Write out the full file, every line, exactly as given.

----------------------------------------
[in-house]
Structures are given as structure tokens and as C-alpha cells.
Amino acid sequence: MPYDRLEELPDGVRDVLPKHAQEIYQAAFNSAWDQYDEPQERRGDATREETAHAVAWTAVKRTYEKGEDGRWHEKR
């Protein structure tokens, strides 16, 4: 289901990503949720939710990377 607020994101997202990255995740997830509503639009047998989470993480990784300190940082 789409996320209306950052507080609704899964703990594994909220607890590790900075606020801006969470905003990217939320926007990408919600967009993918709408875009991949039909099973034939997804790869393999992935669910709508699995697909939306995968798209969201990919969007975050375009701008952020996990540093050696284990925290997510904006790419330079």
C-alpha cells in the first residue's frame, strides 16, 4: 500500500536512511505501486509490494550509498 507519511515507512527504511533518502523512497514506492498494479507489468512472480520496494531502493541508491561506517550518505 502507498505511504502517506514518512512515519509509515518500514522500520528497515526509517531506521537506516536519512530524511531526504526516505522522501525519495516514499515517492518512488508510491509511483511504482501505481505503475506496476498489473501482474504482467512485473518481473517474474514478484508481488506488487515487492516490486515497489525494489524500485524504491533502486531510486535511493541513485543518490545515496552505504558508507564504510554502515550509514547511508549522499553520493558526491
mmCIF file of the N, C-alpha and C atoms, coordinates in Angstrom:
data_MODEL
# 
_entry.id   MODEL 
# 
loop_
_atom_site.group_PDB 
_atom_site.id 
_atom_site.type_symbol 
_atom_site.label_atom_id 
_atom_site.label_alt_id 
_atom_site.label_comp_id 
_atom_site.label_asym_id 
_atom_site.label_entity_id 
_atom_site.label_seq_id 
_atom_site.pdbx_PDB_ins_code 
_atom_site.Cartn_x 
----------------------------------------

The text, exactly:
[in-house]
Structures are given as structure tokens and as C-alpha cells.
Amino acid sequence: MPYDRLEELPDGVRDVLPKHAQEIYQAAFNSAWDQYDEPQERRGDATREETAHAVAWTAVKRTYEKGEDGRWHEKR
């Protein structure tokens, strides 16, 4: 289901990503949720939710990377 607020994101997202990255995740997830509503639009047998989470993480990784300190940082 789409996320209306950052507080609704899964703990594994909220607890590790900075606020801006969470905003990217939320926007990408919600967009993918709408875009991949039909099973034939997804790869393999992935669910709508699995697909939306995968798209969201990919969007975050375009701008952020996990540093050696284990925290997510904006790419330079």
C-alpha cells in the first residue's frame, strides 16, 4: 500500500536512511505501486509490494550509498 507519511515507512527504511533518502523512497514506492498494479507489468512472480520496494531502493541508491561506517550518505 502507498505511504502517506514518512512515519509509515518500514522500520528497515526509517531506521537506516536519512530524511531526504526516505522522501525519495516514499515517492518512488508510491509511483511504482501505481505503475506496476498489473501482474504482467512485473518481473517474474514478484508481488506488487515487492516490486515497489525494489524500485524504491533502486531510486535511493541513485543518490545515496552505504558508507564504510554502515550509514547511508549522499553520493558526491
mmCIF file of the N, C-alpha and C atoms, coordinates in Angstrom:
data_MODEL
# 
_entry.id   MODEL 
# 
loop_
_atom_site.group_PDB 
_atom_site.id 
_atom_site.type_symbol 
_atom_site.label_atom_id 
_atom_site.label_alt_id 
_atom_site.label_comp_id 
_atom_site.label_asym_id 
_atom_site.label_entity_id 
_atom_site.label_seq_id 
_atom_site.pdbx_PDB_ins_code 
_atom_site.Cartn_x 